Oscar nominee Paul Raci: We need films where characters just happen to be deaf

Laura Harding, PA Deputy Entertainment Editor
·3-min read

Oscar nominee Paul Raci has said there needs to be more films where a character “just happens to be deaf”.

The actor, 72, has been working in the industry since the 1980s, but has received critical acclaim for his role in new drama Sound Of Metal, which has landed him an Academy Award nod.

Raci, who is the child of deaf parents and has worked as a sign language interpreter in addiction programmes for deaf addicts, plays Joe, the deaf mentor to a heavy metal drummer who loses his hearing, played by Riz Ahmed.

He said the role felt very personal to him because of his own history with the deaf community and it was crucial the representation in the film was as accurate and truthful as possible.

He told the PA news agency: “It means everything to me. It’s my life. I’m a Coda, a child of deaf adults.

“I belong to an international organisation. There’s Codas all over the world. And American Sign Language is my native tongue. I learned to speak English second.

“And so growing up in the deaf community, I had so many deaf aunts and uncles, because it’s a community, and it is a culture.”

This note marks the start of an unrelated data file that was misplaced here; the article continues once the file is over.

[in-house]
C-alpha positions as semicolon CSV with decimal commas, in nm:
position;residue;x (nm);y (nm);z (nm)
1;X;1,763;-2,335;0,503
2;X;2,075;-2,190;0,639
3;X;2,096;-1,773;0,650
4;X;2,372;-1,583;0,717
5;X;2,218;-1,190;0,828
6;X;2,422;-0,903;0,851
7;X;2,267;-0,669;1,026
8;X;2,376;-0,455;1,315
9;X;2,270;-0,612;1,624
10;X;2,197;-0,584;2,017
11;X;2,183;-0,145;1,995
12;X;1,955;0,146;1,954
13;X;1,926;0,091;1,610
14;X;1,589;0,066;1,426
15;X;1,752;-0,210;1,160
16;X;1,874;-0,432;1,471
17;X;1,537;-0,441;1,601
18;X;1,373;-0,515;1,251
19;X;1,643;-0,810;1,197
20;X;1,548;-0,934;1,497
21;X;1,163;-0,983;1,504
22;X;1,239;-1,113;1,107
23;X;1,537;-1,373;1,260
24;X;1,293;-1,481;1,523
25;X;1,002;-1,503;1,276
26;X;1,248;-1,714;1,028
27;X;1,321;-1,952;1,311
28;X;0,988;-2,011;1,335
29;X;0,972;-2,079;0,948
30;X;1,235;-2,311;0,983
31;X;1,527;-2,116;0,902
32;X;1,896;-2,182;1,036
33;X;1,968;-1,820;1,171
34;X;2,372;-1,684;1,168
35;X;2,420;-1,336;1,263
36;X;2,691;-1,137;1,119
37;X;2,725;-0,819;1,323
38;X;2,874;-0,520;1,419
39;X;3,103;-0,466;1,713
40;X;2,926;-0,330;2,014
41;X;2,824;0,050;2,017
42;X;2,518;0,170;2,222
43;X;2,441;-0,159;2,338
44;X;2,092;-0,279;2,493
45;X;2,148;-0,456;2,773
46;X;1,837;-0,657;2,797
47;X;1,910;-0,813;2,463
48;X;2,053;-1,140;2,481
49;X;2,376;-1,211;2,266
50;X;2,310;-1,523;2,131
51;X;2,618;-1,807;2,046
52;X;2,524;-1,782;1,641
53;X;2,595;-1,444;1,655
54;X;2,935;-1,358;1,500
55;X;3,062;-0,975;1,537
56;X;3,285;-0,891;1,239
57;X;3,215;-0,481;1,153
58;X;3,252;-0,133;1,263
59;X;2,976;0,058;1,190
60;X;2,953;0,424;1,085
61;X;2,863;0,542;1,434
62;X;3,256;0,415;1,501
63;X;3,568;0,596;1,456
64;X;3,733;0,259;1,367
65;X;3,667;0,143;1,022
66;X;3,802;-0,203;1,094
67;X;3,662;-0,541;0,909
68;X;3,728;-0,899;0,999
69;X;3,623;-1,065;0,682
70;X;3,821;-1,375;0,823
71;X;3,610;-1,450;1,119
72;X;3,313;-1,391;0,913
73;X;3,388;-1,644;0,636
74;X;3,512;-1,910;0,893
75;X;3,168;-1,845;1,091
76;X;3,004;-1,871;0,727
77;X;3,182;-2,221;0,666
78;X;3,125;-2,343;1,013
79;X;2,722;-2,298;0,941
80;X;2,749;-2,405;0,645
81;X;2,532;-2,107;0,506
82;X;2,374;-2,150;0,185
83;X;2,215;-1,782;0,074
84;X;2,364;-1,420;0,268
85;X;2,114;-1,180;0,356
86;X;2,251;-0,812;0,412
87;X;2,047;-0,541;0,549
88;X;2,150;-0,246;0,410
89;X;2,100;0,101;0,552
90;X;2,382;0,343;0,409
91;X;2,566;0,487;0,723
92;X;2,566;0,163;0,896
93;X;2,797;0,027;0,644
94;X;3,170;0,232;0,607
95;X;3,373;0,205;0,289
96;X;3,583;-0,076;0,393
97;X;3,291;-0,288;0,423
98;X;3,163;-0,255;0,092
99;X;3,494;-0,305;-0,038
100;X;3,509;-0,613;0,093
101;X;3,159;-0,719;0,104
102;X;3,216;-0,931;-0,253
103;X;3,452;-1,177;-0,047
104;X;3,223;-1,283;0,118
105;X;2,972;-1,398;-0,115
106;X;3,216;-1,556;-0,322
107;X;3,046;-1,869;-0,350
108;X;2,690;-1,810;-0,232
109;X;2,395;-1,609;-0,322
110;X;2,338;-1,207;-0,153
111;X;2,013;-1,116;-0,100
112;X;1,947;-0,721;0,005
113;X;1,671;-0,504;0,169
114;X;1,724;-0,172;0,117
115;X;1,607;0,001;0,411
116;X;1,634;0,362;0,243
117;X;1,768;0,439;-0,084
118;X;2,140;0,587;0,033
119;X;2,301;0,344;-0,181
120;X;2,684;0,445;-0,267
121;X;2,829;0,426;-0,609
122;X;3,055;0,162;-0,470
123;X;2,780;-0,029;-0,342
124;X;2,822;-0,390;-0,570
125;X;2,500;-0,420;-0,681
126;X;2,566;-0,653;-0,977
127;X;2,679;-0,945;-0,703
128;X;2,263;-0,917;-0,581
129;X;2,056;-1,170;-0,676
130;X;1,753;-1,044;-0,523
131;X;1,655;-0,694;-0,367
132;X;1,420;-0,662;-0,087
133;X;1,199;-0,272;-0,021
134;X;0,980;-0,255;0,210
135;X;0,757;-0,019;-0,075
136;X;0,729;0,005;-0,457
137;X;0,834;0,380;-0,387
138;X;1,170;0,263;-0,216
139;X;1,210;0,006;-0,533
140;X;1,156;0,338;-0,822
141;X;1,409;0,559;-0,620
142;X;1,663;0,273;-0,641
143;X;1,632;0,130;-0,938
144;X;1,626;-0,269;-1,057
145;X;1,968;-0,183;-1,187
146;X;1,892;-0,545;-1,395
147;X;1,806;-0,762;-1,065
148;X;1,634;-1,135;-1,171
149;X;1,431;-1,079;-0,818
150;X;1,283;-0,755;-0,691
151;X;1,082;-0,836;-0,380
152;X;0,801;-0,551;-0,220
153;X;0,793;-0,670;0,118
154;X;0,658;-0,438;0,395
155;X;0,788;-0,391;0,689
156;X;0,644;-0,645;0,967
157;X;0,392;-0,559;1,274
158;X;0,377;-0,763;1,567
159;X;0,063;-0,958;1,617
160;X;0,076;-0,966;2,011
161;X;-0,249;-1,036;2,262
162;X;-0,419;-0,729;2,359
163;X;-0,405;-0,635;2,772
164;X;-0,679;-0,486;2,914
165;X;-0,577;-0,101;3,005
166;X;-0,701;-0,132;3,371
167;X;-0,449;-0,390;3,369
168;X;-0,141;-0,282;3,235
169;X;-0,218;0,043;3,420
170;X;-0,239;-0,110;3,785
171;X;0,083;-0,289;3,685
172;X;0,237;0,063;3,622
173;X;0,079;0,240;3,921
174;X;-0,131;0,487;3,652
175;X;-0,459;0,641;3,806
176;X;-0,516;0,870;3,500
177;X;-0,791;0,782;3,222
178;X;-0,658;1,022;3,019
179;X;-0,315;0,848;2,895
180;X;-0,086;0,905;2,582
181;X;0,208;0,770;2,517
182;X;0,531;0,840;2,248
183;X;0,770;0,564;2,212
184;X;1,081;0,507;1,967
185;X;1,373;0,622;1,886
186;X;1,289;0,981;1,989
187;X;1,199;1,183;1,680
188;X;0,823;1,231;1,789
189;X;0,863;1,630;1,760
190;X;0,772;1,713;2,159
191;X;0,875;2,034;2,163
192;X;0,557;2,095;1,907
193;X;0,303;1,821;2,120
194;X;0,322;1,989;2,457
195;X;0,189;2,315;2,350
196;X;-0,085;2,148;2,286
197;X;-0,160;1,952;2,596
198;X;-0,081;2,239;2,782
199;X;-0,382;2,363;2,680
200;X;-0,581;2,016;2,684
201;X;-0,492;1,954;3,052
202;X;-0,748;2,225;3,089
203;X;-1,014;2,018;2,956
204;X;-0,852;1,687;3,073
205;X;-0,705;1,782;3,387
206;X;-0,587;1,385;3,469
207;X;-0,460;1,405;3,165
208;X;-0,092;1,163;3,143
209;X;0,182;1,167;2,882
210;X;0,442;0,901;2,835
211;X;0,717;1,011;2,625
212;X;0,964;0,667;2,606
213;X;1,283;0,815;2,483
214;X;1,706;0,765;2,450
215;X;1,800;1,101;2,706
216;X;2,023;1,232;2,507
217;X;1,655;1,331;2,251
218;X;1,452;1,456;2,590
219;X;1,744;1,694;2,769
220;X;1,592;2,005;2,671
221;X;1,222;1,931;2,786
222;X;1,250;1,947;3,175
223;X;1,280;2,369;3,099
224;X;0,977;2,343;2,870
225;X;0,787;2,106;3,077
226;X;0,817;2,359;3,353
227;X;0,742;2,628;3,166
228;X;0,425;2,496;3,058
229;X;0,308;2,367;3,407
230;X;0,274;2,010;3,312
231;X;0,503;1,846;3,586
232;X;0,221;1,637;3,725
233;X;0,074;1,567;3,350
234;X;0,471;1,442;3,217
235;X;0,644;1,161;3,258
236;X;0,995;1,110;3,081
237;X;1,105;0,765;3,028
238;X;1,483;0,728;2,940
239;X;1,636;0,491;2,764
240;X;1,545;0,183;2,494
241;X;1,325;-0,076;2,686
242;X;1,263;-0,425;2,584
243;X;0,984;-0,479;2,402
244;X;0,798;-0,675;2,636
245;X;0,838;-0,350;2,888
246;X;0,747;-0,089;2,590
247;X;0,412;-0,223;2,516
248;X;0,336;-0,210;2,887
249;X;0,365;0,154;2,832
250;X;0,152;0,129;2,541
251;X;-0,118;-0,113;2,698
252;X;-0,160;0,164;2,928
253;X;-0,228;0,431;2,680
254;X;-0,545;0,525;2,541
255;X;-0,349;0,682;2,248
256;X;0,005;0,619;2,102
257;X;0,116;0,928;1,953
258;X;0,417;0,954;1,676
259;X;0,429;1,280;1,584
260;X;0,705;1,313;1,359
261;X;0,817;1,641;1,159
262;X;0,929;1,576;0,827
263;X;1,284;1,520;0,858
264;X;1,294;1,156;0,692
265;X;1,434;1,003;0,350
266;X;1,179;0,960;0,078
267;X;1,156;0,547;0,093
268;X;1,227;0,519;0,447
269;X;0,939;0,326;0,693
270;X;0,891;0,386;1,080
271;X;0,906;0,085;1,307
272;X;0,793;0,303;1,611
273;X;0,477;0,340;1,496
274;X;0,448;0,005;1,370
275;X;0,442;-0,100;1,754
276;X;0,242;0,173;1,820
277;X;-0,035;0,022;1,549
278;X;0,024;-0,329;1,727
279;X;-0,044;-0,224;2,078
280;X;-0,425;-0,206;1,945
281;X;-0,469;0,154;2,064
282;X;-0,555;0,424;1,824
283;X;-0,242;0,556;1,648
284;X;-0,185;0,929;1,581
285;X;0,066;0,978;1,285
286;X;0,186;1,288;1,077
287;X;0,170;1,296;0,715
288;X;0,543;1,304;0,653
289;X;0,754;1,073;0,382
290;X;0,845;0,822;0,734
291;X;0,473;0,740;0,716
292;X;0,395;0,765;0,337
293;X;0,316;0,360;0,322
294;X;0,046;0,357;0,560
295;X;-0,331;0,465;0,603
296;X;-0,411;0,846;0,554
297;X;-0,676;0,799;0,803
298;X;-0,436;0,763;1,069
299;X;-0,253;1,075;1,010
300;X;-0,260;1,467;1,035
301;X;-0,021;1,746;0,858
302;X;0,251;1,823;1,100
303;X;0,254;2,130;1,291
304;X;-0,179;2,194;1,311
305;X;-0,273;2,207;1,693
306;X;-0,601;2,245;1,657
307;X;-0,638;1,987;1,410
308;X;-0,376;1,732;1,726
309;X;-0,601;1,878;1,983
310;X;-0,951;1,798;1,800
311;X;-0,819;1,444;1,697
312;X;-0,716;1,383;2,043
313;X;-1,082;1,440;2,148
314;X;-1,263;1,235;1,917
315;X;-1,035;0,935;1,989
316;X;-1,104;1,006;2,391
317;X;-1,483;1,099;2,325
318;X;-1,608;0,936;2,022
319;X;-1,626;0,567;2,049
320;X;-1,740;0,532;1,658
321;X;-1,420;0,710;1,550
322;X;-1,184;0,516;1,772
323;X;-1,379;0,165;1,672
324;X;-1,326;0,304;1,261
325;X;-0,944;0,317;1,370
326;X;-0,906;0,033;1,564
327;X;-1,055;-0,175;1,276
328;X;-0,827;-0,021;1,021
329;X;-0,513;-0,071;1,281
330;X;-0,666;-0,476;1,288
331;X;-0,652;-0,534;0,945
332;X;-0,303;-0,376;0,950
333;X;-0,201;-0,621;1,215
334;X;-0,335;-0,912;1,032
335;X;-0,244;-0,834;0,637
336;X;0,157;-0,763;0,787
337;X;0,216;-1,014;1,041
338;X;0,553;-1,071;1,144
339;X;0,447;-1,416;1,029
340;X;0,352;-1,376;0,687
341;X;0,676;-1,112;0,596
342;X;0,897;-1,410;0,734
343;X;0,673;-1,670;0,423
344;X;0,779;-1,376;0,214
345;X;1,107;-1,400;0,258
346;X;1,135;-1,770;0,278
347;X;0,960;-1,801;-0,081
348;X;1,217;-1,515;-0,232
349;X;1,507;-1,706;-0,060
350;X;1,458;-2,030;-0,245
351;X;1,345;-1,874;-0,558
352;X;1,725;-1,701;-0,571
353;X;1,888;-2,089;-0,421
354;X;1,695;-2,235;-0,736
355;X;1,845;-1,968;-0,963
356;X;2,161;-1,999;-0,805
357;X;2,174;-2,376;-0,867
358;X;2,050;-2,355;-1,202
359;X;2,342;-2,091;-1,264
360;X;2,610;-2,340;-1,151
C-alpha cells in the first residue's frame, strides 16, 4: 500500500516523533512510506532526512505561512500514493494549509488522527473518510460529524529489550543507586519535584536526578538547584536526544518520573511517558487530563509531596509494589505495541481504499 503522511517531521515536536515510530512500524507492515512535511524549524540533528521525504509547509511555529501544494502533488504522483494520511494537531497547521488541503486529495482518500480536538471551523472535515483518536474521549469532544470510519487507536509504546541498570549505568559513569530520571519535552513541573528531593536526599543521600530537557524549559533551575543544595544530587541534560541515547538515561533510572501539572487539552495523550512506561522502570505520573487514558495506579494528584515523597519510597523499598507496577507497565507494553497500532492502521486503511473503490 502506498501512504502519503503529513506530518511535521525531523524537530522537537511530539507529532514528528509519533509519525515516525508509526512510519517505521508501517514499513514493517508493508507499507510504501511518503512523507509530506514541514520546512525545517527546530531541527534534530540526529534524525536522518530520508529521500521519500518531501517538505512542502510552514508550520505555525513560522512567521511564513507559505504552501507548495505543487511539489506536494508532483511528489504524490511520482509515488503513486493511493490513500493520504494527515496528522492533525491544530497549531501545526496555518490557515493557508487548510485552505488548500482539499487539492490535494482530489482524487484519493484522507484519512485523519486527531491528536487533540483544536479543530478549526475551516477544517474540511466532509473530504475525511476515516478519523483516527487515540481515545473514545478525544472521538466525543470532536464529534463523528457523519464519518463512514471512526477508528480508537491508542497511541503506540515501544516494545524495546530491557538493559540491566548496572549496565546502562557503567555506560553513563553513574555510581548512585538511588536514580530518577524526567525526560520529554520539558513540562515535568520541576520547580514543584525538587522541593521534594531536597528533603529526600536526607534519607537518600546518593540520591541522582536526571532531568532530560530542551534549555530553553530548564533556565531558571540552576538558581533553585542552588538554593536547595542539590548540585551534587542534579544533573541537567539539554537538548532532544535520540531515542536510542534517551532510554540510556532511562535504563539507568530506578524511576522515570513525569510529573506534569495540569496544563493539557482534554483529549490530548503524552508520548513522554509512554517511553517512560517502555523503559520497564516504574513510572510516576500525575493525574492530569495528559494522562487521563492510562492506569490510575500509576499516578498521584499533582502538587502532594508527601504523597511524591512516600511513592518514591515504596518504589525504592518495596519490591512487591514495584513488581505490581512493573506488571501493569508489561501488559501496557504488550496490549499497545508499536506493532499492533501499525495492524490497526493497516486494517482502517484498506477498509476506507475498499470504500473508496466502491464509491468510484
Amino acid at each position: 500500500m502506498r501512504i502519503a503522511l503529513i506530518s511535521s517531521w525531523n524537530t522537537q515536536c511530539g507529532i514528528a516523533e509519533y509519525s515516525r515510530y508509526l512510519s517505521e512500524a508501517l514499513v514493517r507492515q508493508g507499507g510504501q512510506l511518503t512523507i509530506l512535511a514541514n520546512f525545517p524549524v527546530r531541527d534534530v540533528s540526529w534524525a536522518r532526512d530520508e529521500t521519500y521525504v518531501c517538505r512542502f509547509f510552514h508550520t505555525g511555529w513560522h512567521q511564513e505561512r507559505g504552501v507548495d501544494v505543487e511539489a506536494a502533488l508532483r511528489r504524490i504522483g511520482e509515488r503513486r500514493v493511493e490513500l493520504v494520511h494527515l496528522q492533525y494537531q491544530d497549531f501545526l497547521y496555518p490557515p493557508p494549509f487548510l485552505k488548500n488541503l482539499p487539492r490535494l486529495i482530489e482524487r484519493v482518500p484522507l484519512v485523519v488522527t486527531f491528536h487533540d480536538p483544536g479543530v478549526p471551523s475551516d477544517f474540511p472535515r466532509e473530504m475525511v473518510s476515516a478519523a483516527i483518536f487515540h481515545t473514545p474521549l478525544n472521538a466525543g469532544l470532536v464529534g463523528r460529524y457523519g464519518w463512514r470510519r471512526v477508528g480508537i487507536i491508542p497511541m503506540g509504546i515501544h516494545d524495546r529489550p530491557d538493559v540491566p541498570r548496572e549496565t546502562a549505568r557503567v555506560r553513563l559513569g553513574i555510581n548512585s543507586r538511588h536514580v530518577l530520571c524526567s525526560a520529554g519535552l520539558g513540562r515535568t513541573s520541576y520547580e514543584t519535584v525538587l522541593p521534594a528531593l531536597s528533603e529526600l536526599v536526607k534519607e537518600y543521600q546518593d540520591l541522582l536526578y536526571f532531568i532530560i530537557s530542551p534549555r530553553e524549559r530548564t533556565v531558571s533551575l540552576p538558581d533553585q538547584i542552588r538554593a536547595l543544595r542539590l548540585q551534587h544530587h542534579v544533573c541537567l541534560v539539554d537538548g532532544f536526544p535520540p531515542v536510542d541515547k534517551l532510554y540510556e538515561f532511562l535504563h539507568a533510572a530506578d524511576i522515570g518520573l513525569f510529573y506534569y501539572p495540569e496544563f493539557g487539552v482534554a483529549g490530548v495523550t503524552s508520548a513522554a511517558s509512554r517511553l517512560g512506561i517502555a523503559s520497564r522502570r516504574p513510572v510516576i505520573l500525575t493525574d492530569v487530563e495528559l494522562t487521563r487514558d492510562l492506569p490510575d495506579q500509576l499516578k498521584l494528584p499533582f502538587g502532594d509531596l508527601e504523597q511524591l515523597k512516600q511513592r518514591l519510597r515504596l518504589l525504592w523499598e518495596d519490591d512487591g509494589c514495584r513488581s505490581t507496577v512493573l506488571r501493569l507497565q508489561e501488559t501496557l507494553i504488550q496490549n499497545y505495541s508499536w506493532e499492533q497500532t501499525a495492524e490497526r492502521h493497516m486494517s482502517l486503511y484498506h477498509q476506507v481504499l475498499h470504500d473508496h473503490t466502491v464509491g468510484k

He added: “Darius (Marder, the director) did his homework for 15 years, trying to make this movie. He knew it needed to be authentic, so all the deaf actors in the sober house, they’re all deaf.

Paul Raci with Riz Ahmed in Sound Of Metal (Amazon Studios)
Paul Raci with Riz Ahmed in Sound Of Metal (Amazon Studios)

“They’re not just hearing people playing these roles. So authenticity was his main goal, and when I saw something I didn’t feel was right, he bounced it off of me.

“He had three deaf advisers on the set. But, I think, from the beginning, he knew that he wanted this to be an definite intimate look into the deaf community, and a lot of people have even said this looks almost like a documentary, in a way, the way he shot it. There’s a lot of improvisation in there that he let me do and that he let all the deaf actors do. So I just felt so at home there.”

Raci said he hopes the film opens the door for more films about people with different abilities, adding: “I think that what we’re going to see now, because of the awareness that’s been piqued by this film in particular, is we need to see more protagonists that just happen to be deaf, or blind, or a person who uses a wheelchair, from their point of view, so that you can see more of who and what we really live with, rather than just a bunch of white guys on the screen.

“The consciousness is changing.”

He continued: “Growing up in the 50s, there was no wheelchair access to sidewalks ramps, there was nothing like that. Nobody thought about that – that slowly changed.

“There was no sign language interpreting profession. So things are shifting, things are expanding. And that’s what I’m excited about.”

Sound of Metal is on Amazon Prime Video from April 12 and will be in cinemas from May 17.